FIELD POSTING: Philip has spent the past six months learning how better to teach about our natural environment. Photo Troy Baker D8670-11

INSTILLING a curiosity for learning about all things coming under the broad banner of science is the goal of Ohope Beach School teacher Philip Meyer, who has spent the past two terms out of his classroom learning how to do exactly that.

Philip is nearing the end of a six-month Science Teaching Leadership Programme that aims to equip teachers with the skills to lead new concepts in science education within their own schools.

The Ministry of Business, Innovation and Employment-funded programme was established to support the Government’s strategic initiative – “A Nation of Curious Minds” – an initiative which, in itself, aims to encourage New Zealanders to be environmentally responsible citizens.

Twice a year, an application and selection process is held, with teachers from throughout the country chosen to undertake the programme.

“It’s been an incredible experience,” Philip says. “Intensive and inspiring. I’ve experienced so many things I might never have otherwise and I’m really looking forward to getting back to my school.”

The Science Teaching Leadership Programme places teachers into scientific organisations within their own communities to work alongside staff to gain an in-depth understanding of their work.

These placements occur in between monthly week-long stints in Wellington spent studying new concepts in science teaching, and attendance at specific study intensives including a week-long leadership course at Otago University.

Teachers are then expected to return to their schools able to use their newly acquired science teaching and leadership skills to develop and lead science curriculum, and to develop links with science-based organisations within their communities.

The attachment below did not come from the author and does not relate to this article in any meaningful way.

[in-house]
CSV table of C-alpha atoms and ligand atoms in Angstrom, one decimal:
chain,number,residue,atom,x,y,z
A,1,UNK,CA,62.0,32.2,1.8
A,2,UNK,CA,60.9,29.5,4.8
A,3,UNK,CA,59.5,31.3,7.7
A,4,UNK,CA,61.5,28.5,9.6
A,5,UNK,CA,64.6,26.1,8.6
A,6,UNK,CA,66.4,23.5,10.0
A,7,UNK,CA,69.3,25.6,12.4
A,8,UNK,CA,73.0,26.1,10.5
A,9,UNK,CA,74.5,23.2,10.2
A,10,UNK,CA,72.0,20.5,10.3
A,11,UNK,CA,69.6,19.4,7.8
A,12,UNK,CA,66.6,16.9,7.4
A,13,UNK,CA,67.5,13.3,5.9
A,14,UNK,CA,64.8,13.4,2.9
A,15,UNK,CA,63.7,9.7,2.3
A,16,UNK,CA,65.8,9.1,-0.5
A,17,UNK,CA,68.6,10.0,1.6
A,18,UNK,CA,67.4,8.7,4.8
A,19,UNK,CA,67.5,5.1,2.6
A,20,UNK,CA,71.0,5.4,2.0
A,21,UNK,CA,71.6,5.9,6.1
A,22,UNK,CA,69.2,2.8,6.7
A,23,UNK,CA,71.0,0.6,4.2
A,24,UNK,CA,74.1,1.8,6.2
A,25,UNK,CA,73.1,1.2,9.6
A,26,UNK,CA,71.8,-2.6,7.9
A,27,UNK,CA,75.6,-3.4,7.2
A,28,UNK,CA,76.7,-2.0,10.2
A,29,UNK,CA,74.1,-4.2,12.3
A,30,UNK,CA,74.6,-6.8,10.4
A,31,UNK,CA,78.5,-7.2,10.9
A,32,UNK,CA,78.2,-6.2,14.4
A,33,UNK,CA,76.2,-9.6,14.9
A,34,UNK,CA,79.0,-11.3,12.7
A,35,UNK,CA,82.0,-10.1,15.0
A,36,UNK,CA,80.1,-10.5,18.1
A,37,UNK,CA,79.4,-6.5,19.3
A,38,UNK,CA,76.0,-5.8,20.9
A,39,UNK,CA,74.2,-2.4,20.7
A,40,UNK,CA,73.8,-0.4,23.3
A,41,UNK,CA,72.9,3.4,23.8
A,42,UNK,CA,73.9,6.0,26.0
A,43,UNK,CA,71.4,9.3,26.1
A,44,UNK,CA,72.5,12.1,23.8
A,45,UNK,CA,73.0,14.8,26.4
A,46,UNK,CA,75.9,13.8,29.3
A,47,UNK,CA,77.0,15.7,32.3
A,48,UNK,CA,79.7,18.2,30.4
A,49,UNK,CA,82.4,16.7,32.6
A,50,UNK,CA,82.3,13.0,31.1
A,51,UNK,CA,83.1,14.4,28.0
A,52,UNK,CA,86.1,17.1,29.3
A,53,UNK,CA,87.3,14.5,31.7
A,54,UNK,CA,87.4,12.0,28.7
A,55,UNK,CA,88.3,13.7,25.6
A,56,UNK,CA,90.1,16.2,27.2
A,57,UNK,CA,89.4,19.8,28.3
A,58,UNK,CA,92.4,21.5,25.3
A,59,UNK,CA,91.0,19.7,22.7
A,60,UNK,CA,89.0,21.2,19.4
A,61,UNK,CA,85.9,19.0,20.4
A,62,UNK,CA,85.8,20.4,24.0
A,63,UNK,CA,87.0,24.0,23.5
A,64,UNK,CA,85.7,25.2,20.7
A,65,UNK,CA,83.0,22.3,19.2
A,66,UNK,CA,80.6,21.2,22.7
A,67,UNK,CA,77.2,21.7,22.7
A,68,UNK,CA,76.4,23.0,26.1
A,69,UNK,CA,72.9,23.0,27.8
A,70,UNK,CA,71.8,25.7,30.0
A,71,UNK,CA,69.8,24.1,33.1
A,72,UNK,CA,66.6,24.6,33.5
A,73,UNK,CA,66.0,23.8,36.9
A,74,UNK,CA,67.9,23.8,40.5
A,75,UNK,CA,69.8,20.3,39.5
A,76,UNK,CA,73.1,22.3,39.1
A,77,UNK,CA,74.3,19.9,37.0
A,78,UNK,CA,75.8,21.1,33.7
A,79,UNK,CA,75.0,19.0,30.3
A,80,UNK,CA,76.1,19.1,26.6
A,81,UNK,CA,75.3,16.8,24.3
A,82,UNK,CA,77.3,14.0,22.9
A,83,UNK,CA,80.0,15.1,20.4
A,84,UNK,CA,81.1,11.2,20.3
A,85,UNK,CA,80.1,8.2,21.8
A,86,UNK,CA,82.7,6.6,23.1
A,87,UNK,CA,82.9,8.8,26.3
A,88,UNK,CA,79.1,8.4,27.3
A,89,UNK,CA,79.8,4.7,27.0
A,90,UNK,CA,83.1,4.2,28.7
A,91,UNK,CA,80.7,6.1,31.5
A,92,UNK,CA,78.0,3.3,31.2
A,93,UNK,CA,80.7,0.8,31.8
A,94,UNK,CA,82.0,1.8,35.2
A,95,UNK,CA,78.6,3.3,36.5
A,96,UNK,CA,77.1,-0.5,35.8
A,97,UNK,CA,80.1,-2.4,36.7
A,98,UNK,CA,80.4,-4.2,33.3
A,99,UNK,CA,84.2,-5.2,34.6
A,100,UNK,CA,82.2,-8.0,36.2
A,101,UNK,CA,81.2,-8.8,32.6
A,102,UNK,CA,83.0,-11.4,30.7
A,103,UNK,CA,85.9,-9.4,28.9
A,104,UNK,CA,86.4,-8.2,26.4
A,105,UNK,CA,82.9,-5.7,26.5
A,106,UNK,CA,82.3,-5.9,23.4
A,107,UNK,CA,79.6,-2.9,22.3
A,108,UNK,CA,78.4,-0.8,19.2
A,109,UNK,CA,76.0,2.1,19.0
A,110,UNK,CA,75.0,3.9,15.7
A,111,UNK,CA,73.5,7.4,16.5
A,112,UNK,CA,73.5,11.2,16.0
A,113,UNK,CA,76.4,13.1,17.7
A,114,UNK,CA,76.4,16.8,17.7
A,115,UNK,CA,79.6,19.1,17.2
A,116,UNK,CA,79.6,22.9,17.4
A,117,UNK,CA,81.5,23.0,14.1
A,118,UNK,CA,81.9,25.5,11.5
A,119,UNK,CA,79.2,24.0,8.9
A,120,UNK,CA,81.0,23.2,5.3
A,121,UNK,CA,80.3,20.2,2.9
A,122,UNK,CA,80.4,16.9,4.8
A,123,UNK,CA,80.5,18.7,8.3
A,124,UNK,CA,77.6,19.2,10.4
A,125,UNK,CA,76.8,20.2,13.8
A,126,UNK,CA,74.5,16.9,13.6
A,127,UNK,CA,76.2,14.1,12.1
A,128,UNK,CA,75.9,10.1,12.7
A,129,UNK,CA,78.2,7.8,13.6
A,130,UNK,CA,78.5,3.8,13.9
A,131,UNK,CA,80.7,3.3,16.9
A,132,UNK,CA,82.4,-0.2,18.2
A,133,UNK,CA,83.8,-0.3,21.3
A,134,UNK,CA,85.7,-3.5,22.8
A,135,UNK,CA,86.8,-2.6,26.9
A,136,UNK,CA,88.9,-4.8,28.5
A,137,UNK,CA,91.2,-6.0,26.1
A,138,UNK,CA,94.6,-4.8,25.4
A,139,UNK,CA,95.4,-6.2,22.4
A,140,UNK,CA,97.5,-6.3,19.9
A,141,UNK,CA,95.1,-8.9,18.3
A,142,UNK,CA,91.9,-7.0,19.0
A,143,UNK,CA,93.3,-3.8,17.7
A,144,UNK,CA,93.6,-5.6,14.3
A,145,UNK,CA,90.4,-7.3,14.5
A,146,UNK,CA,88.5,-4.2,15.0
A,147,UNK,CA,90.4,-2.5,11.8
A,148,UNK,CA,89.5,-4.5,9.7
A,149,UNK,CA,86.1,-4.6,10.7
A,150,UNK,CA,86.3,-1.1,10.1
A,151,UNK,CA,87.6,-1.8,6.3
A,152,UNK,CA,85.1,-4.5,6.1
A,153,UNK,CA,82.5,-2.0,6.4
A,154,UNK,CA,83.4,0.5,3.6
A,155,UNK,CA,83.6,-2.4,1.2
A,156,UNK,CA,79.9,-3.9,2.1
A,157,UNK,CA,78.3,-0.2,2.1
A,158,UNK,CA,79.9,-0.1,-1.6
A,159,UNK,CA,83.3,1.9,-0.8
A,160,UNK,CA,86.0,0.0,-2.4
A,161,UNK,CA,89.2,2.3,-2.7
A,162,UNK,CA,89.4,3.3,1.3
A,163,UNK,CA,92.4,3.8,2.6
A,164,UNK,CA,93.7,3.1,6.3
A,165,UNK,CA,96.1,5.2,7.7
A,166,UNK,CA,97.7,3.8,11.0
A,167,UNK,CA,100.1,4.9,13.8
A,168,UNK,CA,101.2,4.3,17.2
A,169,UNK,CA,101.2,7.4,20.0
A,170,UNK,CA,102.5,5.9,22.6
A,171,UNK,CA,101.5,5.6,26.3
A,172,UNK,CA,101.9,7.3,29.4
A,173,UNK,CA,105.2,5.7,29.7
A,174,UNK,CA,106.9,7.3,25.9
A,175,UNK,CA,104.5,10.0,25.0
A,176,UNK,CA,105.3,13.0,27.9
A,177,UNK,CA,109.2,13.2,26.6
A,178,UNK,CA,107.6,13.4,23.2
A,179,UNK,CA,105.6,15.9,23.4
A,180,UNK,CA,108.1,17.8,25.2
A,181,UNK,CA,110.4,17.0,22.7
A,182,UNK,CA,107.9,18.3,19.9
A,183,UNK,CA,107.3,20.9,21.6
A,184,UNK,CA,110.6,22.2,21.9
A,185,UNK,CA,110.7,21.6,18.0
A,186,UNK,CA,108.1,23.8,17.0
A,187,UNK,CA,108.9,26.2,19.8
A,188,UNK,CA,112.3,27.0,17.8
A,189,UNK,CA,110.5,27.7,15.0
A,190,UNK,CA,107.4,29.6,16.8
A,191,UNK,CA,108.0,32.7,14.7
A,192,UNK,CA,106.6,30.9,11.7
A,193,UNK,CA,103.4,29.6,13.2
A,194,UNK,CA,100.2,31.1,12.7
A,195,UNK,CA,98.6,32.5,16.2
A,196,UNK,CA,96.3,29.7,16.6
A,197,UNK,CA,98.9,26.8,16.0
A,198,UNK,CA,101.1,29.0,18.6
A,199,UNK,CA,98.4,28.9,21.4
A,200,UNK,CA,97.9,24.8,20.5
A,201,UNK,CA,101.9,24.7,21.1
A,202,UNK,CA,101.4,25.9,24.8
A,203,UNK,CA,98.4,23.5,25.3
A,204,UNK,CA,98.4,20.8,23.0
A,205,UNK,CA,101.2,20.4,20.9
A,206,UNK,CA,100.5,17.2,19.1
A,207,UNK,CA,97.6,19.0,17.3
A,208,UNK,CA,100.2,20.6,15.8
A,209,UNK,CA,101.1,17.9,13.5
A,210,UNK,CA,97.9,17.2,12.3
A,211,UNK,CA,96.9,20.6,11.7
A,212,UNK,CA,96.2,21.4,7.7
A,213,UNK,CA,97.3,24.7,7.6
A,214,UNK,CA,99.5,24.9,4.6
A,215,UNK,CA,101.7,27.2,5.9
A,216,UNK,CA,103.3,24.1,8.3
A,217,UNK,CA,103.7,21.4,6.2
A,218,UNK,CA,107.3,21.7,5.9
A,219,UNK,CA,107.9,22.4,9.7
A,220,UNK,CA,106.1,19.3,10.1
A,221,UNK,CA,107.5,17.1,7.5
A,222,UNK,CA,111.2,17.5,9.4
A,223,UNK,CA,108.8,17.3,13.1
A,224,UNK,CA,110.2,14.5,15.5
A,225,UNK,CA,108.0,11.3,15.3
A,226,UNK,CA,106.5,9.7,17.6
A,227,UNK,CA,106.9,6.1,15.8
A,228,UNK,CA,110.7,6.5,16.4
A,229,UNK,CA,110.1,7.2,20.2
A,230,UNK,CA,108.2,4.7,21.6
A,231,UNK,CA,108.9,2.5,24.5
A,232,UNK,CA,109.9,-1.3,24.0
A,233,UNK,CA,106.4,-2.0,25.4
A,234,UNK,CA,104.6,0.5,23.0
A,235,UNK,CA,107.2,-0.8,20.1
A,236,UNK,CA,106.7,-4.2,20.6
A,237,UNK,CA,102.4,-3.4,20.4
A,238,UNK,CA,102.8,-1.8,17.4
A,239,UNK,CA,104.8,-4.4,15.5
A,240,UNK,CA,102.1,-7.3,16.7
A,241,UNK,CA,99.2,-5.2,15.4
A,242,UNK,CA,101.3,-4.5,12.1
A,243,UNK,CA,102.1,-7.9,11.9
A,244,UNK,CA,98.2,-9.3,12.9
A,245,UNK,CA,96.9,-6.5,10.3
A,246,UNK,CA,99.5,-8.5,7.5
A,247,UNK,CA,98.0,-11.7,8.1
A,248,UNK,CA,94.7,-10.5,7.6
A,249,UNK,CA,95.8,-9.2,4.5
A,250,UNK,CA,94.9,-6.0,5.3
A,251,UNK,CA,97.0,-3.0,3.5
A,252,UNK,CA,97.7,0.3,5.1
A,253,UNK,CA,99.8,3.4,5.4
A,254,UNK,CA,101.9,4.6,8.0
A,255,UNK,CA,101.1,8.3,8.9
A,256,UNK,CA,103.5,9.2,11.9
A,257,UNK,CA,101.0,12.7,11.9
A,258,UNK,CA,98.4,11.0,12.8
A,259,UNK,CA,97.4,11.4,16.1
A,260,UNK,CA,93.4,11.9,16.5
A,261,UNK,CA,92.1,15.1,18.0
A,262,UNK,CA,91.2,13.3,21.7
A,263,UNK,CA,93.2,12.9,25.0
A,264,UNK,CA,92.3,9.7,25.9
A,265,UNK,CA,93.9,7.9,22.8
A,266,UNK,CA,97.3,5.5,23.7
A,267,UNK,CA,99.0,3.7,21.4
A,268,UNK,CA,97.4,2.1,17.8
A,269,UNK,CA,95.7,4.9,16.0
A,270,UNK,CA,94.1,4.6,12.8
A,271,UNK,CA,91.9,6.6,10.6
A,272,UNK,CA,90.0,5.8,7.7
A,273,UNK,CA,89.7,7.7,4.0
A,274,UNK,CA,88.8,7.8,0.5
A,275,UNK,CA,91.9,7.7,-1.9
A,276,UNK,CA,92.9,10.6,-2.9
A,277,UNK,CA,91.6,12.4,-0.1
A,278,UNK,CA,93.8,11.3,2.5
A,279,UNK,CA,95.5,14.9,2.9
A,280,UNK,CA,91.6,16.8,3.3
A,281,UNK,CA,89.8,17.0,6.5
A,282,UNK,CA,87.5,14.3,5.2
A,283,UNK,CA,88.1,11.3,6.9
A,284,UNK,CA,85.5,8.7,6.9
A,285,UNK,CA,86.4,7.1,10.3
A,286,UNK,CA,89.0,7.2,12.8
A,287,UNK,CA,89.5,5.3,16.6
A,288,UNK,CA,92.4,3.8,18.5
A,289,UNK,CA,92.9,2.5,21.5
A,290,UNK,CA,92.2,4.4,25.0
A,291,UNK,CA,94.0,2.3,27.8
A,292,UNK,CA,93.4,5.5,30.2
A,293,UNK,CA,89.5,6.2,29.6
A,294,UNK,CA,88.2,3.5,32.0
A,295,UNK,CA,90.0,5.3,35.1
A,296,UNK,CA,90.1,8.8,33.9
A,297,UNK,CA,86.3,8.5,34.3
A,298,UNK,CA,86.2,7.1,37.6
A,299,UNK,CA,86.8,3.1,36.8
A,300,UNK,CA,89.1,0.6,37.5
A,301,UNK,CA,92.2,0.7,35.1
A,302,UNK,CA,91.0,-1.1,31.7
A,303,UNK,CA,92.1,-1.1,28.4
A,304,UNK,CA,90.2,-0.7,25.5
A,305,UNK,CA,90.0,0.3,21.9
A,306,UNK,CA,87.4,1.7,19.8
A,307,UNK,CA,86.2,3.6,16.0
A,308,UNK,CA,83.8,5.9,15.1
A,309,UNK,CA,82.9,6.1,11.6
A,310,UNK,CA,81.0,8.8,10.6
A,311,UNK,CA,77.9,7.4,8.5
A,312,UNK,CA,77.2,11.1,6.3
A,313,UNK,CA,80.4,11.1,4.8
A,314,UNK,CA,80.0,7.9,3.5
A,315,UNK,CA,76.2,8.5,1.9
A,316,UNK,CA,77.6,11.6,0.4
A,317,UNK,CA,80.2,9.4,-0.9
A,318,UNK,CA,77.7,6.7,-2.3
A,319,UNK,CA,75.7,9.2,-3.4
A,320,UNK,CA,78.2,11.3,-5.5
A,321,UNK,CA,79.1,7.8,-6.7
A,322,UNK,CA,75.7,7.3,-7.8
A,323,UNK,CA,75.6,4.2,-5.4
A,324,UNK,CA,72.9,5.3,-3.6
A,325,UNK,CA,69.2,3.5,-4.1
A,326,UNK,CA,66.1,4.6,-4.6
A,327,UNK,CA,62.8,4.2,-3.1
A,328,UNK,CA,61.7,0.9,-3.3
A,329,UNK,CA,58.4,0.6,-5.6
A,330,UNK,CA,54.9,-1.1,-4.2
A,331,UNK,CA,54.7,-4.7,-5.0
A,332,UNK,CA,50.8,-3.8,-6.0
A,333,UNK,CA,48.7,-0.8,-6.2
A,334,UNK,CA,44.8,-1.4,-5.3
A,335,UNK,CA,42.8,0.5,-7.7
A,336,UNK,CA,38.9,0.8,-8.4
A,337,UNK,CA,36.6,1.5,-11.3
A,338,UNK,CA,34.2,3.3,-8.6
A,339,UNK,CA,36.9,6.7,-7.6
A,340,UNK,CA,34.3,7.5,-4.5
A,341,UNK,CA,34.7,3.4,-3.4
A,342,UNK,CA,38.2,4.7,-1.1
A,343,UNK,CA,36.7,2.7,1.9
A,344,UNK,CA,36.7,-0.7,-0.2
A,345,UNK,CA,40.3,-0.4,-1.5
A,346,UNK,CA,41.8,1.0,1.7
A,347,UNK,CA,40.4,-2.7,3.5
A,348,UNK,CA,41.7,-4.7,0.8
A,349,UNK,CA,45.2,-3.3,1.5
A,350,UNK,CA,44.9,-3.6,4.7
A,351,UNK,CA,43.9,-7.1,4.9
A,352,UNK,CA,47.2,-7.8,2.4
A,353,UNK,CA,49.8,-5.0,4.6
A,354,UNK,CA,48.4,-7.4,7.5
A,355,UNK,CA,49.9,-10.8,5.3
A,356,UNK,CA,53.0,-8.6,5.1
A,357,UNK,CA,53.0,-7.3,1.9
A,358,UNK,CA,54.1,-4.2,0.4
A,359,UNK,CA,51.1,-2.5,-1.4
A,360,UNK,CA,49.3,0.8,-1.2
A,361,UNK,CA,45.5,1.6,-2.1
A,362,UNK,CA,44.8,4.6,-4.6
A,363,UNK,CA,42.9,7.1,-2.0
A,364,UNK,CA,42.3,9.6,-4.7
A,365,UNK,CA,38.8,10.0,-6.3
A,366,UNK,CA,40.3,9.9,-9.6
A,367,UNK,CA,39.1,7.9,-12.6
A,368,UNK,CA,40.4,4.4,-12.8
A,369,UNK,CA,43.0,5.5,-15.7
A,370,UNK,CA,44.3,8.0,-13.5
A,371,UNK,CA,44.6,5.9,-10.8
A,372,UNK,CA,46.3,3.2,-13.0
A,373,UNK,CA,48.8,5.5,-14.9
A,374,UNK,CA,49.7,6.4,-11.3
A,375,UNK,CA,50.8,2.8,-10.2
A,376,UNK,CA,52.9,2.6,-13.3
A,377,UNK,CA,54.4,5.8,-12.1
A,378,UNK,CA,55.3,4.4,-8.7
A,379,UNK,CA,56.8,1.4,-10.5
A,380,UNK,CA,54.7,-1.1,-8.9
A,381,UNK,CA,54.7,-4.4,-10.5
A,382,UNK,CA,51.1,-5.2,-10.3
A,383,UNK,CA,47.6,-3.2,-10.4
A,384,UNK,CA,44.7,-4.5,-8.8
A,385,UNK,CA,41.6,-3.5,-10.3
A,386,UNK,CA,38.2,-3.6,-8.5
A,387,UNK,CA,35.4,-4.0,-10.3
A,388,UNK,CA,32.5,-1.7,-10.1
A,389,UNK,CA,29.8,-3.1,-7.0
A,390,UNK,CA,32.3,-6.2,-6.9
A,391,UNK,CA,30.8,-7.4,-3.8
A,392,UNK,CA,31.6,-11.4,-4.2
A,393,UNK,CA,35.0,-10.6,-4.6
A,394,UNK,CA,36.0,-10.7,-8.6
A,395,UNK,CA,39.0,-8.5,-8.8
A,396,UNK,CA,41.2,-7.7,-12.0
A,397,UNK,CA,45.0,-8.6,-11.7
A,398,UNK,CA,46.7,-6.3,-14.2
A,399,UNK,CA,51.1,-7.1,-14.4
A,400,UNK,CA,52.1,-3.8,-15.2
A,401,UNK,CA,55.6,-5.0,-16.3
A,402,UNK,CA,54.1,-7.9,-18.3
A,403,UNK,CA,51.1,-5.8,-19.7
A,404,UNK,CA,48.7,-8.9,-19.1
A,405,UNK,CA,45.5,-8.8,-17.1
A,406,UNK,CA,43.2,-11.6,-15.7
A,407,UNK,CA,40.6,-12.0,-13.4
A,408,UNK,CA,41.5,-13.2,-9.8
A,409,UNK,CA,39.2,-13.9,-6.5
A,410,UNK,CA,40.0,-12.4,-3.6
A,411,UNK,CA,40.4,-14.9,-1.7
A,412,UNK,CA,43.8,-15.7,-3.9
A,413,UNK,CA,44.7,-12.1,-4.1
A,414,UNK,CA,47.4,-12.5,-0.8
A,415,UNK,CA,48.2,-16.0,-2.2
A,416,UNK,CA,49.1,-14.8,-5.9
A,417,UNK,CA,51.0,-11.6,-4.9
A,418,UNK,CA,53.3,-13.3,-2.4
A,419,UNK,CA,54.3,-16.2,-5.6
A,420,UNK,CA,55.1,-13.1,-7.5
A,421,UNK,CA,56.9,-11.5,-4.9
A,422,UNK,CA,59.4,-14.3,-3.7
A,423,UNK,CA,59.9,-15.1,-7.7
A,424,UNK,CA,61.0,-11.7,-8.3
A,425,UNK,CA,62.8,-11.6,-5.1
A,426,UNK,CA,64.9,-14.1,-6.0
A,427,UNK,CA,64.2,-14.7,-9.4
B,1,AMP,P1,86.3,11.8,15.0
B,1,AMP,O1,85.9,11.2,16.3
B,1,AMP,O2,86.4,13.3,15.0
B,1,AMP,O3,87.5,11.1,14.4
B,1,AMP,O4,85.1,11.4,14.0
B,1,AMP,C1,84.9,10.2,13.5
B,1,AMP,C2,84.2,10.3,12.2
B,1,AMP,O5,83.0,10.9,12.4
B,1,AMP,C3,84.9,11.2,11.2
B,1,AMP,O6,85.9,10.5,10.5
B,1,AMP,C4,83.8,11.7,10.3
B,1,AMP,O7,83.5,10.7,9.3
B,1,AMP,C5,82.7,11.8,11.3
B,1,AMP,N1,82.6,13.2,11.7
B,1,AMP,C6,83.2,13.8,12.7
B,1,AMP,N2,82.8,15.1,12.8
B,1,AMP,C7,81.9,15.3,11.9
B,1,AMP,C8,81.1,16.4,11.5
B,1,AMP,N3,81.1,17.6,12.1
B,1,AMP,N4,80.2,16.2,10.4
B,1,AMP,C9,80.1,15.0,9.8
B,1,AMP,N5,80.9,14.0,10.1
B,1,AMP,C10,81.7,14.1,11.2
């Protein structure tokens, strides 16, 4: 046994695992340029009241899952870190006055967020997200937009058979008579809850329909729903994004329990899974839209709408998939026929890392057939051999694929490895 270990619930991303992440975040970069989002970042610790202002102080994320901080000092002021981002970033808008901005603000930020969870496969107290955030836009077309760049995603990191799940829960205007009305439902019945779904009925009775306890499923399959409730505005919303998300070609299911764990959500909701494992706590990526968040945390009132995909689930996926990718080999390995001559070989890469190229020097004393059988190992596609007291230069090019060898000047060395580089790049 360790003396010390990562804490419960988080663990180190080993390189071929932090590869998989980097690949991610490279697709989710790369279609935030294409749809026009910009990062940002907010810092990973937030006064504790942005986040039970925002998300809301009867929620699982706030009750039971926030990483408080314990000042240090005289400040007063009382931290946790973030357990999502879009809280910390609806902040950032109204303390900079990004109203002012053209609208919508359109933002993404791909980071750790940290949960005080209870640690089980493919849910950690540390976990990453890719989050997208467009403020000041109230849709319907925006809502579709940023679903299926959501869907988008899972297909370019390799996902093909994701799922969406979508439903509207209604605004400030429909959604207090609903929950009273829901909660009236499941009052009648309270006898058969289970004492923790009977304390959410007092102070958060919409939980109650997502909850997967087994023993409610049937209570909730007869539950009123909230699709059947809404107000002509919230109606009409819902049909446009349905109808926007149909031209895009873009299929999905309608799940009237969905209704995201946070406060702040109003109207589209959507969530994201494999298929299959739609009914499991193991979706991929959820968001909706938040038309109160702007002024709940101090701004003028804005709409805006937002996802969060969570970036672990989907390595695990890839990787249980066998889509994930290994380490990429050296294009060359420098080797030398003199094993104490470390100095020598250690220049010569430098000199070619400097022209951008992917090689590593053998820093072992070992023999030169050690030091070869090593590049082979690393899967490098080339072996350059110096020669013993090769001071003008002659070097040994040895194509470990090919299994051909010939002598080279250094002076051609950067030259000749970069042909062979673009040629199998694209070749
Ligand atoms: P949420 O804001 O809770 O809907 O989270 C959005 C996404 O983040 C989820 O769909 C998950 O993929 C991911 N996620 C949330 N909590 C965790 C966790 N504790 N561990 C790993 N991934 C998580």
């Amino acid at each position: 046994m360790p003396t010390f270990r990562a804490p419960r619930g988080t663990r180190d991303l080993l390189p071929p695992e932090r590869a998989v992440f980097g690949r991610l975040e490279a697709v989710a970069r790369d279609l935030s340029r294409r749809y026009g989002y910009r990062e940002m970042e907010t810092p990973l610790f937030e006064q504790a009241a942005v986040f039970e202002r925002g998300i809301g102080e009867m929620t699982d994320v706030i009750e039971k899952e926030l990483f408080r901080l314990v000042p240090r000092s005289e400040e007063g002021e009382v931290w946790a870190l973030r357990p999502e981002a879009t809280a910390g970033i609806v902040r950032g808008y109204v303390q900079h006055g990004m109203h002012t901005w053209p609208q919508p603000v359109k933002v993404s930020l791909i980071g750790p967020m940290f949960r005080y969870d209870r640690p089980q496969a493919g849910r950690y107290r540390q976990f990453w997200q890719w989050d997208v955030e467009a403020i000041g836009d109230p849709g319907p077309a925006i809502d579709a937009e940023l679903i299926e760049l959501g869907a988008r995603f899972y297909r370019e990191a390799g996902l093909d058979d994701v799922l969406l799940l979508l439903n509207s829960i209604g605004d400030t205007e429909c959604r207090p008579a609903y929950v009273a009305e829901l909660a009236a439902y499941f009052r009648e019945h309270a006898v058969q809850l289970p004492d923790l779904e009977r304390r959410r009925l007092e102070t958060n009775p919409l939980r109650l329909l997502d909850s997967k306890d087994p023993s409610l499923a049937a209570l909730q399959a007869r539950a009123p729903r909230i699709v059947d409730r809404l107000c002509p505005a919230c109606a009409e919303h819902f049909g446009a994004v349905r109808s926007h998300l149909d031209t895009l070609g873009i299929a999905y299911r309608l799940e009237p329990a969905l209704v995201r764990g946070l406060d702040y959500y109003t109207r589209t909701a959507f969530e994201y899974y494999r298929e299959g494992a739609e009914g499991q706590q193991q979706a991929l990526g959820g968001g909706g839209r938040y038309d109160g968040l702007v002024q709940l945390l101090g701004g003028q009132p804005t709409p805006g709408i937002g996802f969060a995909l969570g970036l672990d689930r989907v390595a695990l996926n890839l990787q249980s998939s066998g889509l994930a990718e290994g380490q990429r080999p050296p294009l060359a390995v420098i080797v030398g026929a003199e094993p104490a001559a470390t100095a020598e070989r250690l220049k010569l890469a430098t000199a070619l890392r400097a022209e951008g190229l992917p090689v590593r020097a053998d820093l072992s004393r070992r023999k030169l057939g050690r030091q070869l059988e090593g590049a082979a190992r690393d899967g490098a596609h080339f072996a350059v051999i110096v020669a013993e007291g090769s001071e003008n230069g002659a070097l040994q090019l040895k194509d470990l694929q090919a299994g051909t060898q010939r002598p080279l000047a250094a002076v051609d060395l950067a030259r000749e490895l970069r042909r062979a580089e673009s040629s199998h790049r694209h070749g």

“I might have been out of the classroom,” Philip laughs, “but I certainly haven’t been on holiday. It’s been really busy, but I’ve been so inspired, and I can’t wait to get back to school”.

“The programme is all about teaching science to children through experience; about equipping them with the skills to be good future planners in terms of looking after the environment and how to think like a scientist; how to observe, gather data, to think about what’s happening.”

For Philip, his six-month experience on the programme is something he wouldn’t swap for anything.

His field posting was with the Department of Conservation in Whakatane, with his overall study objective being the exploration of science and conservation within the unique Whakatane environment. He says the experience was something he wouldn’t swap for anything.

“I spent a lot of time at a desk, but I also got to go out to learn first-hand about the work that DoC do,” an experience that he says has left him in awe. “The effort and amount of work undertaken by both DoC staff, and by their volunteers, is phenomenal.”

He says practical field experience included “hacking though the bush” on Moutohora (Whale Island) looking for kiwi and learning how to track and monitor them and to write scientific reports on the findings.

He also spent time on the predator-free Raurimu Islands as part of DoC’s ongoing efforts to ensure pests haven’t made their way to the islands. Having up-close experiences with the native geckos that live there, was, he says, a highlight of the entire programme, along with hearing the call of the endangered native forest bird, the kokako in the Whirinaki Forest, some of the rarest forest of its kind in New Zealand.

Other teachers on the programme were placed with science-based organisations in their own communities, and included placements with volcanologists, marine researchers, food researchers, and even beekeepers, he says.

Philip will return to Ohope Beach School next term having completed his final reports and presentations to Royal Society Te Aparangi, the independent organisation that supports science and technology in New Zealand and sets the objectives for teachers attending the programme.

“It’s all closely monitored,” he says. “A lot of money is invested in the programme and a lot is expected from teachers who have attended it.

“It’s been a big commitment, but I’ve been totally invigorated by it. It’s been a wonderful way to upskill as a teacher, both in terms of science, and in my own personal thinking and

it’s also reminded how much I love being a teacher.”

“I’m feeling passionate about getting back to the classroom and inspiring the kids to really look at how we are looking after our animals and fresh water and environment, about how we need to do a better job of looking after the planet.

“Our tamariki are going to be our own unique guardians in the future.”